Week Ending 19.06.2015
Greece and the Federal Open Market Committee (FOMC) meeting dominated global news in the week. With the inevitable end point to the discussions between Greece and its European counterparts looming, commentators range from those that believe a Greek exit from the Euro is priced in, to those that believe it will set in train a chain of disruptive events. The reality is that it is hard to predict, while we have to take comfort that European authorities are likely to be as prepared as they can be. Another ‘whatever it takes’ from the ECB head, Draghi, may well be repeated.
In the US, the FOMC statement said all the expected things. The economy is described as ‘healing’, while it noted the job market, housing and consumer ,spending was acceptable, business investment and exports were a little soft; likely due to the rise in the $US, the fall in energy prices and the port strike earlier this year.
The inevitably of at least one rate hike this year is essentially confirmed, while the rate of subsequent rate hikes is flattening off. Janet Yellen will clearly be the key decision maker, and some analysts entertain themselves trying to guess which of the dots she may be within the chart below. Process of elimination implies she is in the one to two rate hikes dots for this calendar year. As the expectation is that, once the US rate cycle commences, it will be at 25 basis points per quarter, the first date may then be December rather than September, and this would imply two rates this year.
In a flurry of data releases for the US economy, the path to a decent growth rate in Q2 seems set. Indicators such as the Philadelphia Manufacturing Index (which is in fact a broad-based survey rather than a city one) and the Conference Board Leading Index, were both stronger than expected. Inflation too popped up, both in the US and in Europe. Cycling the lows in energy prices is already adding to inflation and there are indications of pricing capacity in some service sectors such as travel, with airfares in both regions up some 5-6%. As we have noted before, the services component of inflation has been steady for some years and due to complex pricing structures, the ability to hold these is often greater than for goods, so readily comparable these days.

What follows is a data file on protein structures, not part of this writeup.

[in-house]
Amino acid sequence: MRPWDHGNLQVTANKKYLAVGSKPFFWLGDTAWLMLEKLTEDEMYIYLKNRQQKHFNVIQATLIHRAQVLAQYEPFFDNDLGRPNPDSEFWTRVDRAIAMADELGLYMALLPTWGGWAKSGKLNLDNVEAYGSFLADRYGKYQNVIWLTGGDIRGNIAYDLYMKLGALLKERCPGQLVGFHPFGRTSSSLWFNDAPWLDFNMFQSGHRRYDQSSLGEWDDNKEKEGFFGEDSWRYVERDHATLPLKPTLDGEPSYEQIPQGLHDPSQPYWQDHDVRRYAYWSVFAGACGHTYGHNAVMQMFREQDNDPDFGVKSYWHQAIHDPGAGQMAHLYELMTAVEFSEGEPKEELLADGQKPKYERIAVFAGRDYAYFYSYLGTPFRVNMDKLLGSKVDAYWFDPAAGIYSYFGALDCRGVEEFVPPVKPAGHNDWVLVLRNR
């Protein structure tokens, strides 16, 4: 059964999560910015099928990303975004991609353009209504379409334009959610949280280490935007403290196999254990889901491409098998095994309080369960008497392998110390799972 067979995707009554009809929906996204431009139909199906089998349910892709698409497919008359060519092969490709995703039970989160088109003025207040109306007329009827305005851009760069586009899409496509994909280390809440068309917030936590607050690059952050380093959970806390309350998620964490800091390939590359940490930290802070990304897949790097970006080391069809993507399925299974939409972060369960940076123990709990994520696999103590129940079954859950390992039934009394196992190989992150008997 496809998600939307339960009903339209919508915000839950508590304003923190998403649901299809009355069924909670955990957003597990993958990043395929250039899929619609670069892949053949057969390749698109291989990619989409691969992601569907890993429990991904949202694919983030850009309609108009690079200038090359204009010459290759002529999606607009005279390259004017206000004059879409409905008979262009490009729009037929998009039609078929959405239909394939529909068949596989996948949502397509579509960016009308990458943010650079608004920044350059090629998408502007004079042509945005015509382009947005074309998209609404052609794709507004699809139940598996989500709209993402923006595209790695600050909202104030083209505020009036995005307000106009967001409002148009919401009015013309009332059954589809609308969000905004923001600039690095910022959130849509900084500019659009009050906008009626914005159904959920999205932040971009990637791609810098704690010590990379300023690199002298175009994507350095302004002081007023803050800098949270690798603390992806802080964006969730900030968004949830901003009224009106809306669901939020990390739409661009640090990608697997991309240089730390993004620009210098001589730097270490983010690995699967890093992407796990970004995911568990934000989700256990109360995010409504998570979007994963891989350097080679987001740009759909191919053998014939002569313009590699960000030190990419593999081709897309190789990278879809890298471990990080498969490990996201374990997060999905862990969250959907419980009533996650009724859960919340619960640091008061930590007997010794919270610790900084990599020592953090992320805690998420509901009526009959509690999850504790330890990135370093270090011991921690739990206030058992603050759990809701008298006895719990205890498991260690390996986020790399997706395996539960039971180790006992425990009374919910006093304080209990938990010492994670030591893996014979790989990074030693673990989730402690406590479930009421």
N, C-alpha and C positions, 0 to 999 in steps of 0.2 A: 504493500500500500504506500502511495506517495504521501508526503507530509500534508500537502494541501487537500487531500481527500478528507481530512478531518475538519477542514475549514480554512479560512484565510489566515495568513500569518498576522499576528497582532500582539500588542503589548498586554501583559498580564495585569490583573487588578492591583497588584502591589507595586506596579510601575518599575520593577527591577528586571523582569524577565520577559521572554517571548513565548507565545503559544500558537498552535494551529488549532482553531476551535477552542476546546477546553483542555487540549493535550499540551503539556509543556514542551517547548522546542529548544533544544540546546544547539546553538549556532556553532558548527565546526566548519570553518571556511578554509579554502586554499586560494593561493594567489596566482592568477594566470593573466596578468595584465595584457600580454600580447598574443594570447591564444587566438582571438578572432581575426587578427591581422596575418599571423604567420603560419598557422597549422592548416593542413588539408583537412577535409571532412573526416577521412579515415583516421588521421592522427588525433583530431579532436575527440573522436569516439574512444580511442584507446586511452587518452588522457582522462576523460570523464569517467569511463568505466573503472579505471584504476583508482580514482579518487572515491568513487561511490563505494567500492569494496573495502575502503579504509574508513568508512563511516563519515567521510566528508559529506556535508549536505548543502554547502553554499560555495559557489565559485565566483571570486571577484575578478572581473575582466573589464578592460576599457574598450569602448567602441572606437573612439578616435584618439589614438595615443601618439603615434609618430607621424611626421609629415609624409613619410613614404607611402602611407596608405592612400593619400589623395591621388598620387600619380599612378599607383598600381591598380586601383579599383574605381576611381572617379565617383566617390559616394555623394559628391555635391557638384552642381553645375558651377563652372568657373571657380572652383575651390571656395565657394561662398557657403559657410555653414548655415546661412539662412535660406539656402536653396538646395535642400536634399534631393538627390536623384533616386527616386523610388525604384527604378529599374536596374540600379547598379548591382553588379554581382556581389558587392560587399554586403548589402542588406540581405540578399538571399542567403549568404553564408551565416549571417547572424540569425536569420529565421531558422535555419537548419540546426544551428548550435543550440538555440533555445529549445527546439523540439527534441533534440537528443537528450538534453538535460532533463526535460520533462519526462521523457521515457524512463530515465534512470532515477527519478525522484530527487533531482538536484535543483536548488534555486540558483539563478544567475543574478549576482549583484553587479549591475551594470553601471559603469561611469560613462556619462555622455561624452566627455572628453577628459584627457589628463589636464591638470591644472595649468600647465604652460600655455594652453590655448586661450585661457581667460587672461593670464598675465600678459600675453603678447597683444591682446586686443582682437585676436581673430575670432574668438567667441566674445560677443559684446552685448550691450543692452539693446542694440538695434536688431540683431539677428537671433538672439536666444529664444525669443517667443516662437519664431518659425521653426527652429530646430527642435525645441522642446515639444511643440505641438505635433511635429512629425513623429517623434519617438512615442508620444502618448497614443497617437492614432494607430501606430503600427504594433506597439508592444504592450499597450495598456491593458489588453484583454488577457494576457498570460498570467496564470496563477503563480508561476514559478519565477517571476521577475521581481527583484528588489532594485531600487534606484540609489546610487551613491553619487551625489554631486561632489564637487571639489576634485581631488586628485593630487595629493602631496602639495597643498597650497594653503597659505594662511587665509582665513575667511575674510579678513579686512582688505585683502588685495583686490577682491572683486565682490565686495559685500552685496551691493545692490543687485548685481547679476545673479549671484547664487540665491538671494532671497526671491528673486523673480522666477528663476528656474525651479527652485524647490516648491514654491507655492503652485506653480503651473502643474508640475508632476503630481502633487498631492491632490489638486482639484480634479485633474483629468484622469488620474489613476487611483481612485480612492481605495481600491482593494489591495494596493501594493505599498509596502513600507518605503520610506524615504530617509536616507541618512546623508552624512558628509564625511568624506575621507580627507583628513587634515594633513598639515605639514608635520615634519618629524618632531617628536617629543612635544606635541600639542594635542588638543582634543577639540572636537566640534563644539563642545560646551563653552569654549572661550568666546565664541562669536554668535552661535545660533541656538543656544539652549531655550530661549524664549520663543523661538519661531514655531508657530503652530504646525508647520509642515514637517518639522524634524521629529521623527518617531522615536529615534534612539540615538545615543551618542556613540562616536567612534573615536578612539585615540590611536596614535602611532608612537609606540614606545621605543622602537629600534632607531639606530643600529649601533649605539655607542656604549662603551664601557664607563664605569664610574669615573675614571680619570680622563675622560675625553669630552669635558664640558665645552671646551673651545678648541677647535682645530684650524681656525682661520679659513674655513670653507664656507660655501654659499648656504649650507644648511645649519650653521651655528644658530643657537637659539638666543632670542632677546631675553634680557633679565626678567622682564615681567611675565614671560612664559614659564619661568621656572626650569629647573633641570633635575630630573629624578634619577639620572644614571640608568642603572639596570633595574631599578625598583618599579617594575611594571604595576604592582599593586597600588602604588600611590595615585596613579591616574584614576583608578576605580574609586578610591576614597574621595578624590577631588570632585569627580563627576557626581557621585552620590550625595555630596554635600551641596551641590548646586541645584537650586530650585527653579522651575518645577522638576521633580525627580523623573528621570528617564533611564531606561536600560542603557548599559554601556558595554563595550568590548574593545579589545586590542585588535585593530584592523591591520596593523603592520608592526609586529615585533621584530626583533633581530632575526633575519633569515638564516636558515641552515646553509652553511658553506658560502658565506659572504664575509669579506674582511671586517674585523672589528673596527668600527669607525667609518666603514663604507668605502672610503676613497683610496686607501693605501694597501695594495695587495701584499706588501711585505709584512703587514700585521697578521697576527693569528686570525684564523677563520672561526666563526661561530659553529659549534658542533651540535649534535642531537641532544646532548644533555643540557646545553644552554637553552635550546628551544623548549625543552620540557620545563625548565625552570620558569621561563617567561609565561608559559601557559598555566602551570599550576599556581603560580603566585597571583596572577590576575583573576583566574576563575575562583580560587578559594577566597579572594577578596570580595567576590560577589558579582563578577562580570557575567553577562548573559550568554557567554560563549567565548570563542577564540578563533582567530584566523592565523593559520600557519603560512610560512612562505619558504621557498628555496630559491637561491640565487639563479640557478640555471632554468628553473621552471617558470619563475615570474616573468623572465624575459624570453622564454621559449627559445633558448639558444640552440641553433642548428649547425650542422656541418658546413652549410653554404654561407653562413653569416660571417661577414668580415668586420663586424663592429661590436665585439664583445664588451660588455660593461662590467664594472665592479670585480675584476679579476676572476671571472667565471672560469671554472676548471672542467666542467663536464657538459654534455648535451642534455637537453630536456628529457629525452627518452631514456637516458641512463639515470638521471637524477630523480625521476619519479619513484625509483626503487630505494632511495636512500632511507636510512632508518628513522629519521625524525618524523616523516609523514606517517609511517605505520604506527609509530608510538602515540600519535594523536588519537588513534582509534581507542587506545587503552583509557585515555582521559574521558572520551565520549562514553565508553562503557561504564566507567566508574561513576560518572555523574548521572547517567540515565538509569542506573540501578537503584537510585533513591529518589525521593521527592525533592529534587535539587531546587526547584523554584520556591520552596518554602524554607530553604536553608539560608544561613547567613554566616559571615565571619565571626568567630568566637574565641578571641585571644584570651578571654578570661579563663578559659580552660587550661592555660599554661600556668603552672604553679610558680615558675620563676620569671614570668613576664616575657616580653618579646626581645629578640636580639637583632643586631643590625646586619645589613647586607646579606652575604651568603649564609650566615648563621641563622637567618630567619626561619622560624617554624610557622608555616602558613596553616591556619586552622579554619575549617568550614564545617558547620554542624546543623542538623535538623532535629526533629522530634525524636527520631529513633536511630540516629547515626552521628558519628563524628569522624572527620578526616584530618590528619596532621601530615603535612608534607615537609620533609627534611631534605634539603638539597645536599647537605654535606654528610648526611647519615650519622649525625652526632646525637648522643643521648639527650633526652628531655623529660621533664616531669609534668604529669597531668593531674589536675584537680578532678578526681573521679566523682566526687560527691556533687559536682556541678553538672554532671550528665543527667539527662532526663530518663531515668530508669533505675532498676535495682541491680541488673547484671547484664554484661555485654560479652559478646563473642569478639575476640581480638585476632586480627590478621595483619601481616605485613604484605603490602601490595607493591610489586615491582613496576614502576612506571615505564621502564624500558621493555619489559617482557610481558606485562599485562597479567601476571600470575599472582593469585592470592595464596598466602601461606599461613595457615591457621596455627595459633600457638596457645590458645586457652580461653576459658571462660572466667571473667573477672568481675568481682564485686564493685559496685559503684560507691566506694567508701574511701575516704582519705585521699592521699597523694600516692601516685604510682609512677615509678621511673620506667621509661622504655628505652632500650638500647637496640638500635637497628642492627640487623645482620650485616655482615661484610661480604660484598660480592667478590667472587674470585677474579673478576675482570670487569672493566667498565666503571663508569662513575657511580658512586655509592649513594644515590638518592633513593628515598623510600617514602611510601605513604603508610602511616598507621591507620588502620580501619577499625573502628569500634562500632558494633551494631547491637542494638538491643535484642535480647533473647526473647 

Aside from the US rate outcome, one of the other important and related determinant of investment markets this year has been exchange rates.
Over the past year, the trade weighted $US has increased by 17%, one of the sharpest moves in recent times due to a combination of US economic strength and forecast rates versus monetary easing elsewhere. Of the US trade weighted index, the Euro makes up 58%, the Yen 14%, British pound 12%, Canadian dollar 9%, with Swedish krona and Swiss franc at 4% each. As trade with China is still largely in USD, it does not make much of an impact on the US trade index, albeit the Yuan/$US exchange rate has been remarkable stable for some time.